CB1R Expression Key to Understanding Cannabis Teratology

 

In an era when 24% of teenage Californian mothers test cannabis-positive it is unfortunate that the vast and conflicting literature on cannabis teratology has created professional confusion on the important subject of cannabis teratology.  An appreciation of overarching patterns can contribute to clarity in this field.

There is considerable agreement in the literature that cannabis interferes with foetal development including earlier birth, higher rates of prematurity, and lifelong smaller heads – which obviously necessarily implies lifelong smaller brains as well 1.  Moreover the National Birth Defects Prevention Network coordinated by CDC have issued two papers documenting increased rates of anencephaly with R.R. = 1.7 (95%C.I. 0.9-3.4) and RR=1.9 (95% C.I. 1.1-3.2) respectively 2.   And there is very close agreement from the three major longitudinal studies from Ottawa, Pittsburgh and Netherlands of brain growth and intellectual development in children after prenatal cannabis exposure (PCE) which clearly document impaired executive functioning, poorer attention, difficulty in school work increased rates of addiction, persisting through all grades of school and into young adult life as long as the early 20’s 3.   Other studies have shown reduced frontal cortical thickness and increased white matter tract disconnections approaching 90% in key executive and computational cortical areas.  It is known that the foetal brain stem is low in cannabinoid type 1 receptors (CB1R’s) but many parts of the rest of the brain, including cerebral, hippocampal, orbitofrontal and cerebellar cortices, the limbic system and parts of the midbrain have moderate to high density CB1R’s.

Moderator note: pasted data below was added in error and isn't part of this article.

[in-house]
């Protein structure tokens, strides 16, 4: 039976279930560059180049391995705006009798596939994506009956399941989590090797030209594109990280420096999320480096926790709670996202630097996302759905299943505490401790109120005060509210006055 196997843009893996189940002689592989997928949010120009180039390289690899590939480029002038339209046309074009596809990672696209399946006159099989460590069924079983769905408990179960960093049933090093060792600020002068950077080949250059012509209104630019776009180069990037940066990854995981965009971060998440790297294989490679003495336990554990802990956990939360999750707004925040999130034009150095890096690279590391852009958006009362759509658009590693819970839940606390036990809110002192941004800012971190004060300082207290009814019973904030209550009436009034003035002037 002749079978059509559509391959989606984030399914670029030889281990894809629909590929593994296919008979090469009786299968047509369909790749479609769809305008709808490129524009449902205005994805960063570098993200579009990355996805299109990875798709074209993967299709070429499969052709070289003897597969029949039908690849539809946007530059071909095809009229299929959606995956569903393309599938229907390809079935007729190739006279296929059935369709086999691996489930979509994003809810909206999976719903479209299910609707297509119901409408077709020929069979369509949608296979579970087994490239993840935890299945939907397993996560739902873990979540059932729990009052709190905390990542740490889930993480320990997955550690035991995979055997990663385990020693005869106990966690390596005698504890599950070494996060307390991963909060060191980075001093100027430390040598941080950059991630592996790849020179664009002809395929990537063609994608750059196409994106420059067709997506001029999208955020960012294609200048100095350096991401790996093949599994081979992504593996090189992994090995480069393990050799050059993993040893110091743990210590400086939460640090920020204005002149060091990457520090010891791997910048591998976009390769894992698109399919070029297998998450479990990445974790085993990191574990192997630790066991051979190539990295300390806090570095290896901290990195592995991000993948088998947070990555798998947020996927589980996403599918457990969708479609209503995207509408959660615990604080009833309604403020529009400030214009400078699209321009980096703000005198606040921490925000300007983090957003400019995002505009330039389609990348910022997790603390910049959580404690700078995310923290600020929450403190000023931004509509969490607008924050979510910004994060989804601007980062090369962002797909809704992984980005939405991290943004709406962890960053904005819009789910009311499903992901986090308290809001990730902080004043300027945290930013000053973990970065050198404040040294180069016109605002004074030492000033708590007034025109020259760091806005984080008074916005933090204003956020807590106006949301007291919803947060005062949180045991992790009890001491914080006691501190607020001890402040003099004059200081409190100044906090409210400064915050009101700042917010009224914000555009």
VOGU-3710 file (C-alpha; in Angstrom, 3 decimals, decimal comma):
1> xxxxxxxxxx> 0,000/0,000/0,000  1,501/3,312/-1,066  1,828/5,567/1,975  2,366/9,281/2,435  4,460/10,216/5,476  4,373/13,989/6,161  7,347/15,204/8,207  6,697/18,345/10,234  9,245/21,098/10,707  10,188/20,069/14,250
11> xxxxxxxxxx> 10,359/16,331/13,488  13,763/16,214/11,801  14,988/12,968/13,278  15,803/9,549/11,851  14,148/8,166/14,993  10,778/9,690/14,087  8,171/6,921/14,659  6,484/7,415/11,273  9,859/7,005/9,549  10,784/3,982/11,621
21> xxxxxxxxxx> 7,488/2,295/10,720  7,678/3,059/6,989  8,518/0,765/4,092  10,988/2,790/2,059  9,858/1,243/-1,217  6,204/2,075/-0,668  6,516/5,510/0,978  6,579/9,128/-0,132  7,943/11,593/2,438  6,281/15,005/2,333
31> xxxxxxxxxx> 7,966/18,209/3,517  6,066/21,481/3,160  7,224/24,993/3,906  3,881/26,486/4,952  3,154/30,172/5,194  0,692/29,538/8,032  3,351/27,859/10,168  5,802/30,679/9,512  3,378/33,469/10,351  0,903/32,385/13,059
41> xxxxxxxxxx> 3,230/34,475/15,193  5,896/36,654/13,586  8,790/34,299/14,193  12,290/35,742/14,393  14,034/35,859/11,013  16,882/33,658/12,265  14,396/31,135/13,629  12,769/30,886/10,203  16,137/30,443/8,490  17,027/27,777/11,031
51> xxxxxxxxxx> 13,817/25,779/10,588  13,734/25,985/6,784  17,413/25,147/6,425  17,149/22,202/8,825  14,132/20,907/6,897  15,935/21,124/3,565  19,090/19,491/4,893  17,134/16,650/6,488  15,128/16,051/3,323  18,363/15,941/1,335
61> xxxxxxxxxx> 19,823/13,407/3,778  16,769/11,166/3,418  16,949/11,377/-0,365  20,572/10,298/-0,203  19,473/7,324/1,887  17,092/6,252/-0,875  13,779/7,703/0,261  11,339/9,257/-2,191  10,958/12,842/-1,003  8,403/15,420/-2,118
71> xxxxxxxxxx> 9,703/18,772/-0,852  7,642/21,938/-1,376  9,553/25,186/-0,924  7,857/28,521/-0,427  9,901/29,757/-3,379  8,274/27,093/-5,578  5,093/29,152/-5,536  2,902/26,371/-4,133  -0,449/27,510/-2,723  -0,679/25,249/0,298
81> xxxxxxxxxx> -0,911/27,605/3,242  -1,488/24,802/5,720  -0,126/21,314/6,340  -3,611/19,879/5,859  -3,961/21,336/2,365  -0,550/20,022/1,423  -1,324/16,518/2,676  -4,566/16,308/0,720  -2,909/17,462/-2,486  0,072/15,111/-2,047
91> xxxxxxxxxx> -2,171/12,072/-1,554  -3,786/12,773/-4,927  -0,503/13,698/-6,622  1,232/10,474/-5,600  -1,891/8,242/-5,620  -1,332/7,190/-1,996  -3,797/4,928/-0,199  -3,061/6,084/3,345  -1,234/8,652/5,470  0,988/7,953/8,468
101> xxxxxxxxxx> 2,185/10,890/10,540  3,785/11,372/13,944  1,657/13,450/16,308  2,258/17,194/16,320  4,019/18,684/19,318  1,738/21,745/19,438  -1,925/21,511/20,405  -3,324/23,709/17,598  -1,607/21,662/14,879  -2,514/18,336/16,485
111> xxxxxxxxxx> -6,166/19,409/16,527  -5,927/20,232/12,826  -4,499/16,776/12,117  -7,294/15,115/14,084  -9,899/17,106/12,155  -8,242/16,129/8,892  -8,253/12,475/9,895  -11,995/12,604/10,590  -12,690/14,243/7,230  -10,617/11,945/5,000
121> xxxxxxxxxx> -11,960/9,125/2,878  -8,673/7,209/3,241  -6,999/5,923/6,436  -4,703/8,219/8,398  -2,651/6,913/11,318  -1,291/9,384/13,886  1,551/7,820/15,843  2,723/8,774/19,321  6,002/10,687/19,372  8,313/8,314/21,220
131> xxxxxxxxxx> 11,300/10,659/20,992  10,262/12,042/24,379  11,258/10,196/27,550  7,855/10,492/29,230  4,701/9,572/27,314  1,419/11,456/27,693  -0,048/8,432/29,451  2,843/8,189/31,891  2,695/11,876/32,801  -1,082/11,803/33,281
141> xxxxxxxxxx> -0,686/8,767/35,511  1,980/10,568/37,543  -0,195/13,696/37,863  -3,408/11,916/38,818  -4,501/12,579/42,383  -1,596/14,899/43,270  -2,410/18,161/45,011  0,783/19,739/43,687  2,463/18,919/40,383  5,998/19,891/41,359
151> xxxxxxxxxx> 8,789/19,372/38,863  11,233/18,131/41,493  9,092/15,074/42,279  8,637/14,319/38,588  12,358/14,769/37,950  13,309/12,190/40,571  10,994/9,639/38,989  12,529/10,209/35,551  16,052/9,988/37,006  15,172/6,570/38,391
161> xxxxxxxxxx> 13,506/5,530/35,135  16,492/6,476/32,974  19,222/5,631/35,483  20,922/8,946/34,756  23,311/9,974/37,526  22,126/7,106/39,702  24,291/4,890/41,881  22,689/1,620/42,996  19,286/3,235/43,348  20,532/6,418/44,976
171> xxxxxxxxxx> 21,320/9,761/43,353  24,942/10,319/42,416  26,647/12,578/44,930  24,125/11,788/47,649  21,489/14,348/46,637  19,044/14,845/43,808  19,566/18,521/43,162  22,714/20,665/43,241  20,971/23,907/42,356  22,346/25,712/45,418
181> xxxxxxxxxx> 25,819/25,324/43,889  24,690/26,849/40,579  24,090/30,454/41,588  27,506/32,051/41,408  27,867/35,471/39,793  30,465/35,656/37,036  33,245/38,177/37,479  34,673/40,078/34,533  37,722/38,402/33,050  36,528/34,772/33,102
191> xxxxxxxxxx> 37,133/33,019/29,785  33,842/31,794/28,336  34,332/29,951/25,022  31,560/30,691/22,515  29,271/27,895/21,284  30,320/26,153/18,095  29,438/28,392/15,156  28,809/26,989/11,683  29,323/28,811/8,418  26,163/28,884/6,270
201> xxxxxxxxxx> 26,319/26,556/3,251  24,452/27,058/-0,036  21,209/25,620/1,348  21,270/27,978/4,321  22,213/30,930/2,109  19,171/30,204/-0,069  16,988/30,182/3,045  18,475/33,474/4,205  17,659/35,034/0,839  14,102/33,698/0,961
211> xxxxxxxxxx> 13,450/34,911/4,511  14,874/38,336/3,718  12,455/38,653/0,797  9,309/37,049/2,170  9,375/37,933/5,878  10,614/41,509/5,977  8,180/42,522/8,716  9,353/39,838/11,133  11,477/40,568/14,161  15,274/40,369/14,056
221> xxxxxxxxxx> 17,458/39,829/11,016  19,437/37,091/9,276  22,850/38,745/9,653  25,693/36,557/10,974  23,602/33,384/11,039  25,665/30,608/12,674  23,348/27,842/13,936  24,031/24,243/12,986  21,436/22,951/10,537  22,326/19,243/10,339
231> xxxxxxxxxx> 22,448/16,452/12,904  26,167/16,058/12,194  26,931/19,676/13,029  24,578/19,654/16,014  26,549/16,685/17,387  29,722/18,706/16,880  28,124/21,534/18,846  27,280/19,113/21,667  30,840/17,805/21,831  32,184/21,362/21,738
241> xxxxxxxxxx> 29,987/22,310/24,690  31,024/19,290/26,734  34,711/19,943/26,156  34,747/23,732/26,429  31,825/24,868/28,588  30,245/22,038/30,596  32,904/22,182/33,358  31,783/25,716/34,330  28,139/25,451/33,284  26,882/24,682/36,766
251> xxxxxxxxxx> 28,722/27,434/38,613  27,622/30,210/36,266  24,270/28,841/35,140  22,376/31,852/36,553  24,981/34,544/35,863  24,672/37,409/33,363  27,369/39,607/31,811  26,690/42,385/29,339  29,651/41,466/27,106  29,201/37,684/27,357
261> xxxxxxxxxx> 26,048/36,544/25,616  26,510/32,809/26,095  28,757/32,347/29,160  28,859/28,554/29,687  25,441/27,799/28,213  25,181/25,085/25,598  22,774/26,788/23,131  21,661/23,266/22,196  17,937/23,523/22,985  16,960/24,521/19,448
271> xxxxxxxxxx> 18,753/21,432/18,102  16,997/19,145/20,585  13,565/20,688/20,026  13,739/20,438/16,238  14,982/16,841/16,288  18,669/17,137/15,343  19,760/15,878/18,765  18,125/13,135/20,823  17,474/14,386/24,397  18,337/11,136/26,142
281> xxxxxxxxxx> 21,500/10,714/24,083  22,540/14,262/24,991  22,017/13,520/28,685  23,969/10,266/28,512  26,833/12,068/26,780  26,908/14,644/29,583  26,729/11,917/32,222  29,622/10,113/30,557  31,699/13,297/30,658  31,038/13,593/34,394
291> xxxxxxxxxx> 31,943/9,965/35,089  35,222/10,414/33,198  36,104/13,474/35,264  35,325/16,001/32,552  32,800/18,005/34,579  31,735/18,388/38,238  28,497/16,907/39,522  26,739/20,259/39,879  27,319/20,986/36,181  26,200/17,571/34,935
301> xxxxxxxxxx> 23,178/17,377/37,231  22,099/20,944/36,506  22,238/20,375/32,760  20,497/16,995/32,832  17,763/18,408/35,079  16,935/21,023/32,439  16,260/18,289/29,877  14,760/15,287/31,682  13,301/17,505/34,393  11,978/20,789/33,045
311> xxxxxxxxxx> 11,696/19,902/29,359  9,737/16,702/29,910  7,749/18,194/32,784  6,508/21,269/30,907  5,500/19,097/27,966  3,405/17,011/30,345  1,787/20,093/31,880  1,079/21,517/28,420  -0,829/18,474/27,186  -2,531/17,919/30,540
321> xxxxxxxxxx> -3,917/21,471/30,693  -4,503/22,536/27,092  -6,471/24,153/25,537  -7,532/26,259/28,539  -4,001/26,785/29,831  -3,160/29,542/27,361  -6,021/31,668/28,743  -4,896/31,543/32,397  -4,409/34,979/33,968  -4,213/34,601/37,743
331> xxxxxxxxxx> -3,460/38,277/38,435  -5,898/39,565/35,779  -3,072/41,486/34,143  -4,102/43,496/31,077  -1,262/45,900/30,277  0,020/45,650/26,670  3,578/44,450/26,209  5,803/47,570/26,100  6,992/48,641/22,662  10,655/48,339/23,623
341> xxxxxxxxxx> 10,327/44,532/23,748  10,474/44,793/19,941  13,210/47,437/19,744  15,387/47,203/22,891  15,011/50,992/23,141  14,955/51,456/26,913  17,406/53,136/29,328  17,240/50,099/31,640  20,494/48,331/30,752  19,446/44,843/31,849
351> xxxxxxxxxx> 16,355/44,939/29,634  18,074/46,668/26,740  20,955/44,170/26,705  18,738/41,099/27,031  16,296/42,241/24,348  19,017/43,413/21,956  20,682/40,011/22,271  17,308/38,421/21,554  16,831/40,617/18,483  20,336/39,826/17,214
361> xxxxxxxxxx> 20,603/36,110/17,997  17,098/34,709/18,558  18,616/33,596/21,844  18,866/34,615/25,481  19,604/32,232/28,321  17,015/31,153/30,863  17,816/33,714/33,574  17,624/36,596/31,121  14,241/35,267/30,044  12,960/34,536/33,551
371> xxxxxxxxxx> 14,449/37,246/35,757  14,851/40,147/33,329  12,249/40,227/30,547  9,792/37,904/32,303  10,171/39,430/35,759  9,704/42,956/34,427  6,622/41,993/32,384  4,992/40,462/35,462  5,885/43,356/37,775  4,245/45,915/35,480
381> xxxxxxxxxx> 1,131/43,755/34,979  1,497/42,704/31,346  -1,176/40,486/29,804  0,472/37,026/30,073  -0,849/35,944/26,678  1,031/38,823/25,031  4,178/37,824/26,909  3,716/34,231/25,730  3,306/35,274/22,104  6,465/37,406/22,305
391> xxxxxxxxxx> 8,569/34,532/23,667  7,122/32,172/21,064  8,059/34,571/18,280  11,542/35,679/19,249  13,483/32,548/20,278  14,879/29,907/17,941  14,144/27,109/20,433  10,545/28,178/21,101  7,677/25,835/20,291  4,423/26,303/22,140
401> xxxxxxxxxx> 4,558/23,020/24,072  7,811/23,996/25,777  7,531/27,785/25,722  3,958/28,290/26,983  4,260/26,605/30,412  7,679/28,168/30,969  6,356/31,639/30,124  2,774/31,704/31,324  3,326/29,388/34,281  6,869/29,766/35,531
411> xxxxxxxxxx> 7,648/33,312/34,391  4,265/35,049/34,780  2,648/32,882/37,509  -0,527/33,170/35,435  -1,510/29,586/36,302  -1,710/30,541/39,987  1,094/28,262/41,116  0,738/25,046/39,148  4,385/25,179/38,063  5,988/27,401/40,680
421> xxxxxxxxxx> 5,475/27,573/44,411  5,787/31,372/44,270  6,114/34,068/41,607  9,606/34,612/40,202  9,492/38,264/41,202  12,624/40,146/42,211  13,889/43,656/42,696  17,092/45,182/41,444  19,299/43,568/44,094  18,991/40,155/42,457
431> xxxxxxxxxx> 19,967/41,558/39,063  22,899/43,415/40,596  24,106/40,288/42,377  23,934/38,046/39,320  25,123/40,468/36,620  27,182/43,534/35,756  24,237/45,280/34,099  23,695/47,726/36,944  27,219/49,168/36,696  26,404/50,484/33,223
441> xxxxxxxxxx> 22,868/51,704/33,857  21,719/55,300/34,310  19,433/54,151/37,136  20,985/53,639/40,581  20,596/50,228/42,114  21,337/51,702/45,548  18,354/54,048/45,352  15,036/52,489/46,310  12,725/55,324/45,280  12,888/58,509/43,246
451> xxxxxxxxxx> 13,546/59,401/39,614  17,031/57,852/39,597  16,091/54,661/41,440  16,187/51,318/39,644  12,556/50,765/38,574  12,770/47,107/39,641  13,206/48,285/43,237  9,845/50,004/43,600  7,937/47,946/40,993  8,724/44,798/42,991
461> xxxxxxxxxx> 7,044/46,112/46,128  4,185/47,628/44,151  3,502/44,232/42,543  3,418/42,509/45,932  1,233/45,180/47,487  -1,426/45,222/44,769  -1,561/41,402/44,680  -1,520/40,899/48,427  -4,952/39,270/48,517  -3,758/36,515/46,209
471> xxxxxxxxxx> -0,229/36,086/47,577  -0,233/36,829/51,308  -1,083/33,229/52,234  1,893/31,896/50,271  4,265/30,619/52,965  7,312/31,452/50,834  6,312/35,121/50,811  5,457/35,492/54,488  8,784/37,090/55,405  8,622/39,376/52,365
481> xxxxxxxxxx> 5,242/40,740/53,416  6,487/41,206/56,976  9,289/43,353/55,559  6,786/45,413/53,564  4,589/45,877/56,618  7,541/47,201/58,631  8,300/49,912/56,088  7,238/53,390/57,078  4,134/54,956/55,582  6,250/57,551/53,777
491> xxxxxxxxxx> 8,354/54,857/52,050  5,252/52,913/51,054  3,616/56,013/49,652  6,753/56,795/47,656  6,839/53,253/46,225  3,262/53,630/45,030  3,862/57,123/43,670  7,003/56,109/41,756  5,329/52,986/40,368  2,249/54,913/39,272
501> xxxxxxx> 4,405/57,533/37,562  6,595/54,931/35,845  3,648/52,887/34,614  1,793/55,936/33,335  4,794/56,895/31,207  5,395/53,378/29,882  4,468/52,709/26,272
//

This pattern of CB1R distribution forms both the greatest strength of cannabis and also its greatest weakness.  It is often – although clearly wrongly – said that cannabis cannot kill patients because the brain stem is low in CB1R’s so direct respiratory depression cannot occur as occurs from opioids.  The tag line about cannabis not causing death, though thoroughly deserving of “urban myth” status is demonstrably erroneous as cannabis is now well linked with cardiac arrest, psychosis, testicular cancer, chronic lung disease and unemployment – amongst many others – all of which are greatly elevate mortality.  As in adult life, so in foetal life the largely supratentorial distribution of CB1R’s implies that perturbation of the endogenous endocannabinoid system could conceivably interfere with the development of the supratentorial brain.  This pattern is well displayed by anencephaly in which the brain stem is often more or less intact.  It can be argued that the remainder of the neuroteratological manifestations of PCE reflect the pattern of distribution and expression of CB1R’s which occur with development.   This implies that cannabis neuroteratology actually reflects a continuum with subtle forms of neurobehavioral teratology at one end of the spectrum, microcephaly and smaller heads in an intermediate position and anencephaly at the most severe end.  This continuum can be further extended to include neurologically induced foetal loss and spontaneous and therapeutically induced terminations.